On the Lives and Education of Children
Edited By Paul L. Thomas, Paul R. Carr, Julie A. Gorlewski and Brad J. Porfilio
Chapter Eleven: Re-Storying “Progress” Through Familial Curriculum Making: Toward a Husbandry of Rooted Lives
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Re-Storying “Progress” Through Familial Curriculum Making
Toward a Husbandry of Rooted Lives
When Wendell Berry was awarded the Jefferson Lecture in the Humanities in 2012, the highest honor conferred by the federal government for intellectual achievement in the field, Bittman (2012) wrote of him, “he is among our best-known, most-adored, most-prolific, and widely admired poets, essayists, novelists … and social critics, a writer of almost incomparable breadth. Did I mention that he is also a farmer, a philosopher, a teacher, an activist?” He continued with his characterization,
Wendell is controversial, unique, and not simplistic. You’re not going to see him on the Today show or in People magazine. He doesn’t speak in sound bites but in leisurely, often literary sentences that, while not at all difficult to understand, require actual concentration and thought, two functions that are sadly in short supply in popular culture. (Bittman, 2012)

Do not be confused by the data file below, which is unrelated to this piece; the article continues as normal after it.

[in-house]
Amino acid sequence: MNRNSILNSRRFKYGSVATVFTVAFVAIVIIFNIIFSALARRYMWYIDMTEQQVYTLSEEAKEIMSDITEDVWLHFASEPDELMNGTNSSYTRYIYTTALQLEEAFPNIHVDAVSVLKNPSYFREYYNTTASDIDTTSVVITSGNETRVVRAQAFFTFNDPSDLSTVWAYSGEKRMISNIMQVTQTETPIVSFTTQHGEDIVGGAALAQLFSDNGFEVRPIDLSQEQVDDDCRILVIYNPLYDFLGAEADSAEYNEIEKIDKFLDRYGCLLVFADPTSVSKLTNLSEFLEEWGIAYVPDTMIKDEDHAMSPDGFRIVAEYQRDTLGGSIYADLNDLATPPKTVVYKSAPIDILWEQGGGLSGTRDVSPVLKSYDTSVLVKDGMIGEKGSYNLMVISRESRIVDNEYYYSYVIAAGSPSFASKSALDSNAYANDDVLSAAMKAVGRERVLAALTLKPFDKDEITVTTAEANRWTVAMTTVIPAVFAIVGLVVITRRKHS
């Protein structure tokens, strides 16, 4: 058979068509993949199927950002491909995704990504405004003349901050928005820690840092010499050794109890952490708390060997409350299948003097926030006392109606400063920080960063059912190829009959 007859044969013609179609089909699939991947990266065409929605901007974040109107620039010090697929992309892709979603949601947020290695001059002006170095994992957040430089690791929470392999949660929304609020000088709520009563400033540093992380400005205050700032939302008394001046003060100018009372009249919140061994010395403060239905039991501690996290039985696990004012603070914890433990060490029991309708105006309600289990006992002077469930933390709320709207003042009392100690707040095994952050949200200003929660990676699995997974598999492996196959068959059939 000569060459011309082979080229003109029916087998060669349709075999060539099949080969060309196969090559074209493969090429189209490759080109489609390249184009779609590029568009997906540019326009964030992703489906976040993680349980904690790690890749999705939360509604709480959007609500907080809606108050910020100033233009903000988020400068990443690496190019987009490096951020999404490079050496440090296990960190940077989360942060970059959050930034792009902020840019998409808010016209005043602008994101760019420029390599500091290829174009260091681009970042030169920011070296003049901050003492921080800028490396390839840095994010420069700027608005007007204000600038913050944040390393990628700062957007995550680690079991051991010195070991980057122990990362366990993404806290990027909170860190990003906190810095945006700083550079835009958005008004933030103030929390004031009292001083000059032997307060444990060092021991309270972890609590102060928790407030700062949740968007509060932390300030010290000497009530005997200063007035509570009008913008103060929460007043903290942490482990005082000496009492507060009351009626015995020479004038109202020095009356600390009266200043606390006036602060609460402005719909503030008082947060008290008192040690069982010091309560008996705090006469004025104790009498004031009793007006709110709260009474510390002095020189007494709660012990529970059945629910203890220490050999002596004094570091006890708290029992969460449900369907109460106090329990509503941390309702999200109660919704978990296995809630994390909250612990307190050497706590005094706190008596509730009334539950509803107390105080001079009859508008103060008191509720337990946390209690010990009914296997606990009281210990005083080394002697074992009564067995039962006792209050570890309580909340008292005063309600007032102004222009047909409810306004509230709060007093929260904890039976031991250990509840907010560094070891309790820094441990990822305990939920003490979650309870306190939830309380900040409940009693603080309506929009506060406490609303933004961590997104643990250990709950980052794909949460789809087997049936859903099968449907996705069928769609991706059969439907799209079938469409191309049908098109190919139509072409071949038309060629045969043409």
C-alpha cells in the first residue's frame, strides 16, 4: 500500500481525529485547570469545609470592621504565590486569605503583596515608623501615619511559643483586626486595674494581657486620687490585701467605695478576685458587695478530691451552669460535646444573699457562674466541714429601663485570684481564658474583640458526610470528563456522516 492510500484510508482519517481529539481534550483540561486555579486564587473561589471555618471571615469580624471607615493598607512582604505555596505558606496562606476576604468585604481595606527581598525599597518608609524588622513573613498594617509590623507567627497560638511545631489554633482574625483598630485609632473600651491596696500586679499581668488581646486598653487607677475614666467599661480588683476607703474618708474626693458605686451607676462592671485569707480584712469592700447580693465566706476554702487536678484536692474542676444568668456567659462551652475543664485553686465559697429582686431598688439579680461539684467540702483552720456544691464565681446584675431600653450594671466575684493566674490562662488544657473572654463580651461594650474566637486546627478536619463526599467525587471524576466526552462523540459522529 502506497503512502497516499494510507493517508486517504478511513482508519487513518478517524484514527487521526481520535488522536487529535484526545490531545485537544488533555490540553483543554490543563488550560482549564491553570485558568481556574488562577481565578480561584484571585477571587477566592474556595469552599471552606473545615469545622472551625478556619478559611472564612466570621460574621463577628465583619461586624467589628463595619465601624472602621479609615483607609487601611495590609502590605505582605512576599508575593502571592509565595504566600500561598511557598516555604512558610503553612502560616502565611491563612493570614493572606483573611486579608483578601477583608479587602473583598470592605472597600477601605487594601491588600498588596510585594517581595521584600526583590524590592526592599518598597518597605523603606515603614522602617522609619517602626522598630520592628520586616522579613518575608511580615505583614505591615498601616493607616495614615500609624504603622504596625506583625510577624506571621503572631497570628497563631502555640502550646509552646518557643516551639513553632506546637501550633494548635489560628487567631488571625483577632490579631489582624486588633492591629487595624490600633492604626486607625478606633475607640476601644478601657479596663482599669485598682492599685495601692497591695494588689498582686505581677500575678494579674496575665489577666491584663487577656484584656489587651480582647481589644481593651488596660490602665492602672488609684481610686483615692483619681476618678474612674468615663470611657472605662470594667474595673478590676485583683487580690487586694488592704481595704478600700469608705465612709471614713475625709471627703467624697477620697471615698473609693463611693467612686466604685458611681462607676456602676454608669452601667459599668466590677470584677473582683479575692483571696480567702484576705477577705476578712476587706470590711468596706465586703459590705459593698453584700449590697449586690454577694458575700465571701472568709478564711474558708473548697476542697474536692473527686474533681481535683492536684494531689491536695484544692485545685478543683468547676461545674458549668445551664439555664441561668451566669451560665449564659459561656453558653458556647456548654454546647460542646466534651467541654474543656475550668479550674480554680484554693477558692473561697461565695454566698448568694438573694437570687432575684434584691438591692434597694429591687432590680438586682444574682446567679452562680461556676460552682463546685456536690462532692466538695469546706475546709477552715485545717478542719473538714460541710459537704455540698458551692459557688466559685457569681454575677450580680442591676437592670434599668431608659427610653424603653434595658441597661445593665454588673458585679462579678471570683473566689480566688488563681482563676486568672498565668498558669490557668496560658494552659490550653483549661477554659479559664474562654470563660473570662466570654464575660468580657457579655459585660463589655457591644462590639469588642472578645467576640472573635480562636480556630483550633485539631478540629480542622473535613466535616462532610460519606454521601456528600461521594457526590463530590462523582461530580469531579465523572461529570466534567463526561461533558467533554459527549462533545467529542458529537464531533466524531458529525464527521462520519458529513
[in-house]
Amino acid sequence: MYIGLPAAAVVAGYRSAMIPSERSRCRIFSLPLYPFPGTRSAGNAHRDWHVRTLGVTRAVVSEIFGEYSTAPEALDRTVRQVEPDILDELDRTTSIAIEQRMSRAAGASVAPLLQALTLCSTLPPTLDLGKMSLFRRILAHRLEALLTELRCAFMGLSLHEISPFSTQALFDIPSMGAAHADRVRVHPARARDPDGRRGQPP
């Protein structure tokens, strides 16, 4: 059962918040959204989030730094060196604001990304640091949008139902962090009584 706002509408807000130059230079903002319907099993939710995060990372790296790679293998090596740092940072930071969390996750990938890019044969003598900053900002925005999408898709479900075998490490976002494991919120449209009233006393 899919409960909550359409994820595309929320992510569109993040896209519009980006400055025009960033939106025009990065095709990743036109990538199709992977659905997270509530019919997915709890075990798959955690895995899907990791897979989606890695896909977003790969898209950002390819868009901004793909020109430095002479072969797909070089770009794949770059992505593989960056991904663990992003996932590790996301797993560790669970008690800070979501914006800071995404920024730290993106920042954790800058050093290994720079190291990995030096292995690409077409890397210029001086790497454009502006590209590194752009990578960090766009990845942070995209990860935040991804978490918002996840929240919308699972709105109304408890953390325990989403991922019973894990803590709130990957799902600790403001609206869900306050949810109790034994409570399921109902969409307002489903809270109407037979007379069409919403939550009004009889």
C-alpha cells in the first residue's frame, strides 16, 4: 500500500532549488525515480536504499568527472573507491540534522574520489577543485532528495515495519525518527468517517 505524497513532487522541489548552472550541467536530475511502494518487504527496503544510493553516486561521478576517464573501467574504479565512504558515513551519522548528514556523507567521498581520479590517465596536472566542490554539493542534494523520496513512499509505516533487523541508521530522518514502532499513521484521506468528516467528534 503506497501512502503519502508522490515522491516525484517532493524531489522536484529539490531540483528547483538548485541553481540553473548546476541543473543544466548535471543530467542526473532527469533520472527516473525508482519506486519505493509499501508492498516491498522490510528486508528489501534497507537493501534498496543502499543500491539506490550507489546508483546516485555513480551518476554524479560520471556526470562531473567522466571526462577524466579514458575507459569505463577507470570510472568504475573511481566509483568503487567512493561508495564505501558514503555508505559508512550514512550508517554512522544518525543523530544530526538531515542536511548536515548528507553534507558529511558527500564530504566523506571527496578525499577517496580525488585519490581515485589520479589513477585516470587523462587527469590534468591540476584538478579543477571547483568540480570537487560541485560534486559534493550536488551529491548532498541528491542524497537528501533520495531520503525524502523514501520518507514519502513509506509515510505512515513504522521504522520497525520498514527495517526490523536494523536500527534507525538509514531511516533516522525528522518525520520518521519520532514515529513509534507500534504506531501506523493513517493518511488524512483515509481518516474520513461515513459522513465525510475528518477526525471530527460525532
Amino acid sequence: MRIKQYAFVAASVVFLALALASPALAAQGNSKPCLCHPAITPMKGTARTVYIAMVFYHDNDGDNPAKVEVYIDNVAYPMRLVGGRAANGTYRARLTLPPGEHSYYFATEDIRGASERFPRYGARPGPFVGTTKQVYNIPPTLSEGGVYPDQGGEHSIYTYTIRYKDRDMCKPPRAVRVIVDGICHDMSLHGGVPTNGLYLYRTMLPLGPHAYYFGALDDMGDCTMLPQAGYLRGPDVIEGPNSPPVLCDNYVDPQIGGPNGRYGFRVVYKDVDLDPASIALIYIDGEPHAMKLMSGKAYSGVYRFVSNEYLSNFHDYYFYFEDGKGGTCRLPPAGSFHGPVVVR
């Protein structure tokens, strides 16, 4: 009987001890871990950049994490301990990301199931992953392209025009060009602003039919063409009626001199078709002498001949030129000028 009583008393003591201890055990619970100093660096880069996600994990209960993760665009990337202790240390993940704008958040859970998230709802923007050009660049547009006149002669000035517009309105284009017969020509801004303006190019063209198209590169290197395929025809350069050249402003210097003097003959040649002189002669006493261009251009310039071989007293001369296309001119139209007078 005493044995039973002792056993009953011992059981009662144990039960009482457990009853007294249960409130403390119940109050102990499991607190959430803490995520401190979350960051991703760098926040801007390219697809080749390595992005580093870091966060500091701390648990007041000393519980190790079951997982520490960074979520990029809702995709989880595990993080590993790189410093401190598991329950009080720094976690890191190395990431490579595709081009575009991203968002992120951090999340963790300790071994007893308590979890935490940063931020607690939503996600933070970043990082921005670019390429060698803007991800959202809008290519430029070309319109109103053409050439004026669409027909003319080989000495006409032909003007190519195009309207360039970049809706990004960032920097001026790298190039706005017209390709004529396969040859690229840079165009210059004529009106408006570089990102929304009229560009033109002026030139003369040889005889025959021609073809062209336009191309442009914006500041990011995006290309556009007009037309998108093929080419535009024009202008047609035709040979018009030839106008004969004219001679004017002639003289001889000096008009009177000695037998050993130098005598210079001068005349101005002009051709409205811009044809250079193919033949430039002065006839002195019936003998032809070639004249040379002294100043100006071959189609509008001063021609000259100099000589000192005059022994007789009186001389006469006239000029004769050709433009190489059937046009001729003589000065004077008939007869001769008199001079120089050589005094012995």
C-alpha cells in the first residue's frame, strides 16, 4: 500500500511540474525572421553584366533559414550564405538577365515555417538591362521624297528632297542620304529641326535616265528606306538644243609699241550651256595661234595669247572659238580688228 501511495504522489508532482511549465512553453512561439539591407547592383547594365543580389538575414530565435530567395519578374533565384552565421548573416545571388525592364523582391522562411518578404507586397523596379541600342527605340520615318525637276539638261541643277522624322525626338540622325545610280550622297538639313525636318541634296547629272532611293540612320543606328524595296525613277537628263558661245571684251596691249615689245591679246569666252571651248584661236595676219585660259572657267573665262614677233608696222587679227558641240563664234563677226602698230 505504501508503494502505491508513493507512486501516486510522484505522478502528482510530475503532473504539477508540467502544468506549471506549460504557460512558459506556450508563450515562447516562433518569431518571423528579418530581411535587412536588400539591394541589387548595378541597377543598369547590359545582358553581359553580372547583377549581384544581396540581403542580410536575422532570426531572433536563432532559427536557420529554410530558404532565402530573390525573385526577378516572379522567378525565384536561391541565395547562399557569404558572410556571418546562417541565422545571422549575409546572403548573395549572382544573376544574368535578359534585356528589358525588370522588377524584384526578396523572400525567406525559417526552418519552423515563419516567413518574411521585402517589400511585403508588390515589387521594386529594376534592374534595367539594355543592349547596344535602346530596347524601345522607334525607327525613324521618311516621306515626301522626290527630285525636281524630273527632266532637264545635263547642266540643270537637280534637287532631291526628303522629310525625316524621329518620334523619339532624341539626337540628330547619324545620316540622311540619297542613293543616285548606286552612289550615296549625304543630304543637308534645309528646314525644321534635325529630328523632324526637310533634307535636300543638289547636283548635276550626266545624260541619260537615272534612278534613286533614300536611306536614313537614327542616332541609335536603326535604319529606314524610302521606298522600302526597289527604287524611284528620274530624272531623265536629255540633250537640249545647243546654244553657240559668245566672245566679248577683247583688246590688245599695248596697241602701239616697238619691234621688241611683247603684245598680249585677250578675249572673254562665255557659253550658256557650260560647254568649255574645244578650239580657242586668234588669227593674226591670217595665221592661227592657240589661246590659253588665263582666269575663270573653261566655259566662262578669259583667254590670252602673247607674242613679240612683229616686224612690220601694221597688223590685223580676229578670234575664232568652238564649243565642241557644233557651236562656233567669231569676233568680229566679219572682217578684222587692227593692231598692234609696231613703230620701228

With Berry’s focus on local connections to land and culture, educators concerned with place-conscious, civic-minded goals, have found hope in his writing. Reductionist scientific discourses and industrialized notions of progress do not suffice, he argues, to recognize the delicate complexity of the natural and cultural systems of which we are part. He uses abstract terms like cultivation, moderation, and rootedness, and as Bittman implied, we must disrupt our daily consumption of “sound bites” to linger over his idyllic words and consider their juxtaposition with...
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